Amber Heard charged with illegal importation after bringing Johnny Depp's dogs to Australia on private jet

The actress says she plans on avoiding Australia in future after being charged with illegal importation and producing a false document

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Amber Heard has been charged with two counts of illegal importation and one count of producing a false document after she and husband Johnny Depp brought their two dogs into Australia.

Heard and Depp made headlines in May when it was discovered that their two Yorkshire terriers, Pistol and Boo, were brought into the country on a private jet without being quarantined first.

Authorities were only alerted to the presence of the dogs when they were taken to a grooming parlour.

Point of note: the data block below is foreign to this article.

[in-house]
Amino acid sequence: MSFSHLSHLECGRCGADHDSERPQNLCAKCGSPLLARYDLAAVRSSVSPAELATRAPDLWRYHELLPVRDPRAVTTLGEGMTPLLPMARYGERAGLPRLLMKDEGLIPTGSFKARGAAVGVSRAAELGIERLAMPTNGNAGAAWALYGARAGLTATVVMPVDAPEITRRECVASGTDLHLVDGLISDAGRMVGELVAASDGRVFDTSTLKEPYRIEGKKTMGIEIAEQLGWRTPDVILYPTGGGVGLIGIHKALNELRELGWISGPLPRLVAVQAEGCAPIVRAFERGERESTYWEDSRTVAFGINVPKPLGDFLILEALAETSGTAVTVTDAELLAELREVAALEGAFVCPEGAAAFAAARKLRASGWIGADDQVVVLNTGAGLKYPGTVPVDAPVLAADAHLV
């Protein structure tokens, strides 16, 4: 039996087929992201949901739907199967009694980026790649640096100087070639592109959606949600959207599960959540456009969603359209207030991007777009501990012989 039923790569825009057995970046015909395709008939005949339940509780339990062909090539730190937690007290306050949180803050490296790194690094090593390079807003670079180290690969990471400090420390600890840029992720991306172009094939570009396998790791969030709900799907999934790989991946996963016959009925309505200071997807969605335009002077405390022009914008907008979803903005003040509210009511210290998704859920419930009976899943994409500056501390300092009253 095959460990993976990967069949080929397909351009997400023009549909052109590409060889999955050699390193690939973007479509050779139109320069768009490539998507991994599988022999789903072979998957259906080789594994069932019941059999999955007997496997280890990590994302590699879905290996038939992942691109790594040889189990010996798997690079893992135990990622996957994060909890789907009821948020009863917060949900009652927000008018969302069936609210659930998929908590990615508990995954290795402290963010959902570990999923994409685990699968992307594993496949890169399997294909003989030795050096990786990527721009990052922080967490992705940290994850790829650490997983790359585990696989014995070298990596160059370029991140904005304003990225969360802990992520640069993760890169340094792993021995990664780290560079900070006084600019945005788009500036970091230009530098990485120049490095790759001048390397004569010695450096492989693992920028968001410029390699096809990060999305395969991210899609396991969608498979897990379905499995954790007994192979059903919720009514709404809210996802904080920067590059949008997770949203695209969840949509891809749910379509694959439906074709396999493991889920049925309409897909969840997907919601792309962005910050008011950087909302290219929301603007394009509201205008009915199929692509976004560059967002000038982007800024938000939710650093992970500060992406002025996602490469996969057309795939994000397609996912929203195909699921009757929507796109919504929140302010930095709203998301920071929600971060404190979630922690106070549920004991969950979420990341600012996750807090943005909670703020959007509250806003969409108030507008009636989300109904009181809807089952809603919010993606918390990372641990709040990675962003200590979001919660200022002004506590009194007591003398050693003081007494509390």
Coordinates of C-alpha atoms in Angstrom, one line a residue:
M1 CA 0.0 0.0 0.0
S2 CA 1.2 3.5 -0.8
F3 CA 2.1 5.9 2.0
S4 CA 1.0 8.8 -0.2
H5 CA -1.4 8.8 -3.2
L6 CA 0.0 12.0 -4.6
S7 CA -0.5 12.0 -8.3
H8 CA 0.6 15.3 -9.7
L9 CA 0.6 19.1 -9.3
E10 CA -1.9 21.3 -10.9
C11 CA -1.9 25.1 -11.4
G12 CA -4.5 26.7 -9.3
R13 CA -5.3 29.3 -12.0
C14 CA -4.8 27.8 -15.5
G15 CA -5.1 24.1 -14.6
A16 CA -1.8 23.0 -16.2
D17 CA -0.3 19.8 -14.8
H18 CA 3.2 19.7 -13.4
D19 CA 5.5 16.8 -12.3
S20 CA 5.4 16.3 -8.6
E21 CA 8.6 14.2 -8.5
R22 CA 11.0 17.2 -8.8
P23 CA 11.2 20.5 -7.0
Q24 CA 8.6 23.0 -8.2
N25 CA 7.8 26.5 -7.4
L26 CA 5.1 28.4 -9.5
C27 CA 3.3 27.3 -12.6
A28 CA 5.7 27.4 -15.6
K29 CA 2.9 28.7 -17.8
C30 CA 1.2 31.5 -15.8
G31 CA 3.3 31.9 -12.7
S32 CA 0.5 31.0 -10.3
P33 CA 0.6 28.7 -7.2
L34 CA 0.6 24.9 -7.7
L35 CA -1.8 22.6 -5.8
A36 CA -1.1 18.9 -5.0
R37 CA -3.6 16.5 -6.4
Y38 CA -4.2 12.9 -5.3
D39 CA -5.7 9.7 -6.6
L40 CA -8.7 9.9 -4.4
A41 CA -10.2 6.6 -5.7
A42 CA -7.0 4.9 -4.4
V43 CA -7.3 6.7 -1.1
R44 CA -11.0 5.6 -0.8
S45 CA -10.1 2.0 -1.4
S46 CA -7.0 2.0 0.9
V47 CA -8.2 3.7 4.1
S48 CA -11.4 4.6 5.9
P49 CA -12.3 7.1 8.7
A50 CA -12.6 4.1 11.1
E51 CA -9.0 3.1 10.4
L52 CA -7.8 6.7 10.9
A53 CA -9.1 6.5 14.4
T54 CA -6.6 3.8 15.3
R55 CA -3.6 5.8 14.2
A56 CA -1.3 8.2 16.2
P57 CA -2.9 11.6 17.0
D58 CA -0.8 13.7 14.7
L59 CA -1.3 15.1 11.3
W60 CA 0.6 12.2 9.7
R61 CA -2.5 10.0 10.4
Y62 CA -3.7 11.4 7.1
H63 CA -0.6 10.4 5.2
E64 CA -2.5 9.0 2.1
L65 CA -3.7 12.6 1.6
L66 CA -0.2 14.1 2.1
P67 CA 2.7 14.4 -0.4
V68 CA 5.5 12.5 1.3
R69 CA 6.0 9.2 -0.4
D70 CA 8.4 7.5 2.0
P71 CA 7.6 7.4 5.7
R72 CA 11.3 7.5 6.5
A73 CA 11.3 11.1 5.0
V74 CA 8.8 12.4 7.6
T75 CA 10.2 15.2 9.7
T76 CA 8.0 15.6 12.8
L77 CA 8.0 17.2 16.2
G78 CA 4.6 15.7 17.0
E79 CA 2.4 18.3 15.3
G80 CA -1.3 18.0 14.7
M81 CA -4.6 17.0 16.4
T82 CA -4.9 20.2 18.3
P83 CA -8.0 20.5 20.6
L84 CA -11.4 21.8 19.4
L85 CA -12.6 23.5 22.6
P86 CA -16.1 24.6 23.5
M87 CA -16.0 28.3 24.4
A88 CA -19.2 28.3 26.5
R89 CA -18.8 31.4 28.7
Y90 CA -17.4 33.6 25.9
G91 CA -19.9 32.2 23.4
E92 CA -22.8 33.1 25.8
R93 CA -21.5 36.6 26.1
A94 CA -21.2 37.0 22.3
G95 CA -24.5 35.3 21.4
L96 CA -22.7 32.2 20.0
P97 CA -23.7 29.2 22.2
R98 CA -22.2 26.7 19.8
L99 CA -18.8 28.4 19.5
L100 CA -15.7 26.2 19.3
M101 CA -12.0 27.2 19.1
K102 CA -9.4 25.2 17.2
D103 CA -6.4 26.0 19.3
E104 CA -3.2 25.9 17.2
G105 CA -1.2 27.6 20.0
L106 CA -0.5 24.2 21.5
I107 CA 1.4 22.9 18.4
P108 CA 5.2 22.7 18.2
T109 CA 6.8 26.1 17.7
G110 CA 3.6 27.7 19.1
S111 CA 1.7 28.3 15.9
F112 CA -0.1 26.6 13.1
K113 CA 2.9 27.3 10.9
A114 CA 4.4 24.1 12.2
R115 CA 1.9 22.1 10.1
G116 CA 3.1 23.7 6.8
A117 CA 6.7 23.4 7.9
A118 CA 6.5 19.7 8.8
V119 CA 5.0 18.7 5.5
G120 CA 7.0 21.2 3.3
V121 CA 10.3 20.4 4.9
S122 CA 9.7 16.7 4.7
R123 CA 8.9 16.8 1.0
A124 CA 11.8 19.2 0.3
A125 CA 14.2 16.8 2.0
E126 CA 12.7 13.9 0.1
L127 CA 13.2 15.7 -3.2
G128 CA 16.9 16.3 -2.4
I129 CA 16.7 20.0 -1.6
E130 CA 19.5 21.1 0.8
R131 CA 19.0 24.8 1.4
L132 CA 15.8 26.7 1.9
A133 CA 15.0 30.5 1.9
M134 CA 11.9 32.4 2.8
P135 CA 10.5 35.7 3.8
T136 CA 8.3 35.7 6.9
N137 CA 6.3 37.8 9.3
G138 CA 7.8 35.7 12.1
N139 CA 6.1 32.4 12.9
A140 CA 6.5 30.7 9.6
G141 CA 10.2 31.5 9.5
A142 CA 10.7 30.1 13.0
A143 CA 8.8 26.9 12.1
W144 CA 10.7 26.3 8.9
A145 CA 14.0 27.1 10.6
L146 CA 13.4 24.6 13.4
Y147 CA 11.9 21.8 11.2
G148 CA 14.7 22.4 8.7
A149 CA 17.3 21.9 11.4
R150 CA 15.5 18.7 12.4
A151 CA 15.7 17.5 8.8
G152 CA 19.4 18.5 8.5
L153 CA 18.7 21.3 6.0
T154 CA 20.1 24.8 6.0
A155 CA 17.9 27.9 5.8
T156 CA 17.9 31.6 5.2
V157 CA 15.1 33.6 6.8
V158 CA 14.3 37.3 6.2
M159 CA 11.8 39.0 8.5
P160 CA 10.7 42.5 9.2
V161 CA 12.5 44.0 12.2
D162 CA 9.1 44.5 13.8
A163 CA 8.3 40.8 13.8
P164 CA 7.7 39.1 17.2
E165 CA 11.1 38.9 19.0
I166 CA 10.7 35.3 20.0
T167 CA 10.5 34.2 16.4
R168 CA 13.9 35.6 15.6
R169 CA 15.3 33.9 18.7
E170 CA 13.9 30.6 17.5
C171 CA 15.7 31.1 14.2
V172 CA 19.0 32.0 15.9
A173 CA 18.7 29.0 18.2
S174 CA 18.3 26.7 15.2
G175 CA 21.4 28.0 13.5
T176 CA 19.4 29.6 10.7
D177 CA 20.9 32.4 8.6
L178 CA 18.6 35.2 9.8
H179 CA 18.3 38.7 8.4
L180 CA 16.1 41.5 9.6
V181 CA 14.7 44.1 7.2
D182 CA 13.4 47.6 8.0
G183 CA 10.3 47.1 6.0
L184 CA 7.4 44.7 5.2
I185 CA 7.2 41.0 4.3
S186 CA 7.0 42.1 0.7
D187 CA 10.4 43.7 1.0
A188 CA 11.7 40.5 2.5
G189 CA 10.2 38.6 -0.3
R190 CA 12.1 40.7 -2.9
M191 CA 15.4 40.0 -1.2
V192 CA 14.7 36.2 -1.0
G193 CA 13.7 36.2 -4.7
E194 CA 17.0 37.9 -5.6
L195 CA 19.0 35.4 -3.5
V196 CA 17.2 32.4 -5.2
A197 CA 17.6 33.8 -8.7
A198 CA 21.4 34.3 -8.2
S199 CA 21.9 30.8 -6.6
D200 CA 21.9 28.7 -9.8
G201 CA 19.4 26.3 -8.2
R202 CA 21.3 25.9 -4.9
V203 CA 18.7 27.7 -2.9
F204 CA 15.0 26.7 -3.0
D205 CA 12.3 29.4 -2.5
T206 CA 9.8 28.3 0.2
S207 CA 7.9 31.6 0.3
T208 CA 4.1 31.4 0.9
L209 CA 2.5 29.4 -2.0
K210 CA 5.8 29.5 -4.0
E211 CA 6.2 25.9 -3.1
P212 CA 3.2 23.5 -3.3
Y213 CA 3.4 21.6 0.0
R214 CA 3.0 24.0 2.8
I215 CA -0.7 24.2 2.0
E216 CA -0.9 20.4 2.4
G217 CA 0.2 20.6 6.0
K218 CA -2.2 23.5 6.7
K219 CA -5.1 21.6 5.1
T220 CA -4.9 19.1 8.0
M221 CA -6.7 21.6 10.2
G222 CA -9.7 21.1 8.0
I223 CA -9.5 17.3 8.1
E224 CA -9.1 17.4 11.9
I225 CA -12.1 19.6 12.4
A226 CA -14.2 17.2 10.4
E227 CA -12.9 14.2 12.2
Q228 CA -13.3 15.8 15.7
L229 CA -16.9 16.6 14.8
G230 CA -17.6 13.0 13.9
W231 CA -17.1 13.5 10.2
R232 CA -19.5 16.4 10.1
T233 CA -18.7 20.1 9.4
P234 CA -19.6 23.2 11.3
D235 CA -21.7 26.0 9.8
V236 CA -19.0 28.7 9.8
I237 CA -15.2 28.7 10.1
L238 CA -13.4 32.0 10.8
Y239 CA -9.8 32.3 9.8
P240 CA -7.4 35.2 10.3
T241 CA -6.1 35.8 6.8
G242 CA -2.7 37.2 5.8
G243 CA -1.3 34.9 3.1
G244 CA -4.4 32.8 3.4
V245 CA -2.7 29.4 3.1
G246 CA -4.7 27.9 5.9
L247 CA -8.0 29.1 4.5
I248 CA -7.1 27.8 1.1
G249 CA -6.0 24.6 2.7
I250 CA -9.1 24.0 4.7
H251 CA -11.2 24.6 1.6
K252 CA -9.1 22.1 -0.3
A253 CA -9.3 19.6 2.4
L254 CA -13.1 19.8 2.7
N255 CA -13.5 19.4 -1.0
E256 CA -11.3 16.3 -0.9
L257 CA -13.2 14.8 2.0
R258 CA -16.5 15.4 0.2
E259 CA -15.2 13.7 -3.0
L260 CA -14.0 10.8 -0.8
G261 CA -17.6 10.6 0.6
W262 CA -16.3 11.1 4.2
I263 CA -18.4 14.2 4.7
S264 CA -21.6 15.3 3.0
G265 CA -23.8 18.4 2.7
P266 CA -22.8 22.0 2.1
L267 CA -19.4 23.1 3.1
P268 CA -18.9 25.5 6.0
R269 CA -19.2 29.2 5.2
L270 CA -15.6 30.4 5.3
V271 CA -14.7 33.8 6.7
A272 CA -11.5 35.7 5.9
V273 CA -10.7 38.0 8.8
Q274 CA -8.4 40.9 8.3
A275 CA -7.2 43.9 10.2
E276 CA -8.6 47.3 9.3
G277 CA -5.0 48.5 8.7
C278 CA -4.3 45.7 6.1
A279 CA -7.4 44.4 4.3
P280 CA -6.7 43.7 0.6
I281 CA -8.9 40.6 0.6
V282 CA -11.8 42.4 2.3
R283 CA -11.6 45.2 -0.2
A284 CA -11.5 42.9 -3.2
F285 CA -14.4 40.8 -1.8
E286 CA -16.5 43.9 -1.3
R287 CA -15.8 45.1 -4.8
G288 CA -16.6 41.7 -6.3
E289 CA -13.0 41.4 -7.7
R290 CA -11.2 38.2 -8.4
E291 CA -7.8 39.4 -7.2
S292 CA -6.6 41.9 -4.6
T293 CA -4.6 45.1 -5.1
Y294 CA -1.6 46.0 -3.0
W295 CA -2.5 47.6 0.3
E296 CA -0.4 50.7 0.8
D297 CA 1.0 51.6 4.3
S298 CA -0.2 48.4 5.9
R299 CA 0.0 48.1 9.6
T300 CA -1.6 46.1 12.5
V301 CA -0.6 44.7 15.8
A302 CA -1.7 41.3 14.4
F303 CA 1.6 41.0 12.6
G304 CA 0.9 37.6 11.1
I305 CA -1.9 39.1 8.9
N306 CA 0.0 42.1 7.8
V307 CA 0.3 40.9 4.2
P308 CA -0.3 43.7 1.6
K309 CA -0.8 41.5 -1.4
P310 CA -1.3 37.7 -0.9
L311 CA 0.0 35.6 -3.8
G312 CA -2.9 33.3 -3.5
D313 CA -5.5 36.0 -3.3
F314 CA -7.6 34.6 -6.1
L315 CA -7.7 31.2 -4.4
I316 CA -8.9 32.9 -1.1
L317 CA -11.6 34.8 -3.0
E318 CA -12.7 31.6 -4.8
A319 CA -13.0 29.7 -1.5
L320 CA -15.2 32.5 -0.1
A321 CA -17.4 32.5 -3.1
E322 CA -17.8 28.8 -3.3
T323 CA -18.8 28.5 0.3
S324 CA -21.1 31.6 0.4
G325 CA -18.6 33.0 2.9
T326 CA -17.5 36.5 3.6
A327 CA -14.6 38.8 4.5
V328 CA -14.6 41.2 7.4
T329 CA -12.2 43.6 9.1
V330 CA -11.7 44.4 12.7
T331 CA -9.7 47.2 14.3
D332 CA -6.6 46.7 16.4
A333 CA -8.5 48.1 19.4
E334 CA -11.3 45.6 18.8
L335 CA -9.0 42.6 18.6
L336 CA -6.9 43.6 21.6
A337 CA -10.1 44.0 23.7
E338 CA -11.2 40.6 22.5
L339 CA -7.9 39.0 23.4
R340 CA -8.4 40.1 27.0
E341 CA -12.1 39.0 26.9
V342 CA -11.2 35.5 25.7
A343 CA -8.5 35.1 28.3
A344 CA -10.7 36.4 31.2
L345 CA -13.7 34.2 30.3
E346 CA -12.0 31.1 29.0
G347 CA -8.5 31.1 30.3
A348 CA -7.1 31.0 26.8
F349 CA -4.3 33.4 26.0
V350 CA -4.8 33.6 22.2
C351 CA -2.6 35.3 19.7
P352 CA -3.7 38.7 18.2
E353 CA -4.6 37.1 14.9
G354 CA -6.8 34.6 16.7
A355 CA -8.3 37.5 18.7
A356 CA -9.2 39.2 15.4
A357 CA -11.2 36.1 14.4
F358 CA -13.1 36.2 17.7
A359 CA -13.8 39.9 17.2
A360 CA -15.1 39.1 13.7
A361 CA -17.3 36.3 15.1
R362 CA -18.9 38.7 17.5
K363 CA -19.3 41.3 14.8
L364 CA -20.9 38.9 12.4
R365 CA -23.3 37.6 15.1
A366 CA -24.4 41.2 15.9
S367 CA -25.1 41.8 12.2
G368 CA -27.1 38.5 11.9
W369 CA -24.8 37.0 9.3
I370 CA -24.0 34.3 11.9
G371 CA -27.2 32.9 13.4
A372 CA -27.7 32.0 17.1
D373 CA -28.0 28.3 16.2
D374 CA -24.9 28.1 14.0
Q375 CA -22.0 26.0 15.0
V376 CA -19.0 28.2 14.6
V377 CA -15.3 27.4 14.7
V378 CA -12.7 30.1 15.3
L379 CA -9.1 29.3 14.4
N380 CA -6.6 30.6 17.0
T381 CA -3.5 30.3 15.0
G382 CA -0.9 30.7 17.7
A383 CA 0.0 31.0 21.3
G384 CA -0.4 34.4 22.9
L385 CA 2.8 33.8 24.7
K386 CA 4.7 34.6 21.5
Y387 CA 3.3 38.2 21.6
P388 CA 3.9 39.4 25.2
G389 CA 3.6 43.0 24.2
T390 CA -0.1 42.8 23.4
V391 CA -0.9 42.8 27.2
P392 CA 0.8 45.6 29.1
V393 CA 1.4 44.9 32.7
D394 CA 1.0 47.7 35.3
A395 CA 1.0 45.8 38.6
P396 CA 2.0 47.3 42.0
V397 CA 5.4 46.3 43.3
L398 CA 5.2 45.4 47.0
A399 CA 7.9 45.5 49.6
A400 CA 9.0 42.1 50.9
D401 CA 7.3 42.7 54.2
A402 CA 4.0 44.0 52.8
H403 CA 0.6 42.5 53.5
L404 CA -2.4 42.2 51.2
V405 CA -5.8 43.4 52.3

Australia is known for its strict importation policies on animals, foodstuffs and agriculture.

Heard and Depp would have been required to start the process more than six months before their arrival, and both Pistol and Boo would have been required to stay in a quarantine center in Australia for 30 days.

The couple are both in the country while Depp shoots the next Pirates of the Carribean movie.


Officials said Pistol and Boo threatened Australia’s customs and biosecurity laws, which mean all animals must be screened upon entering the country to prevent the spread of rabies.

The pair were ordered to send their dogs away or have them surrendered for euthanasia.

Australian Agricultural Minister Barnaby Joyce said, when delivering the ultimatum: “If we start letting movie stars — even though they’ve been the sexiest man alive twice — to come into our nation [and break the laws], then why don’t we just break the laws for everybody?”

Heard was summoned to Australian court once the dogs were sent back to the US.

The false document charge, which relates to information on an incoming passenger card, carries a penalty of up to a year in prison a fine of AUD$10,200.

Heard has since said in an interview that she and Depp plan on avoiding Australia as much as possible in the future.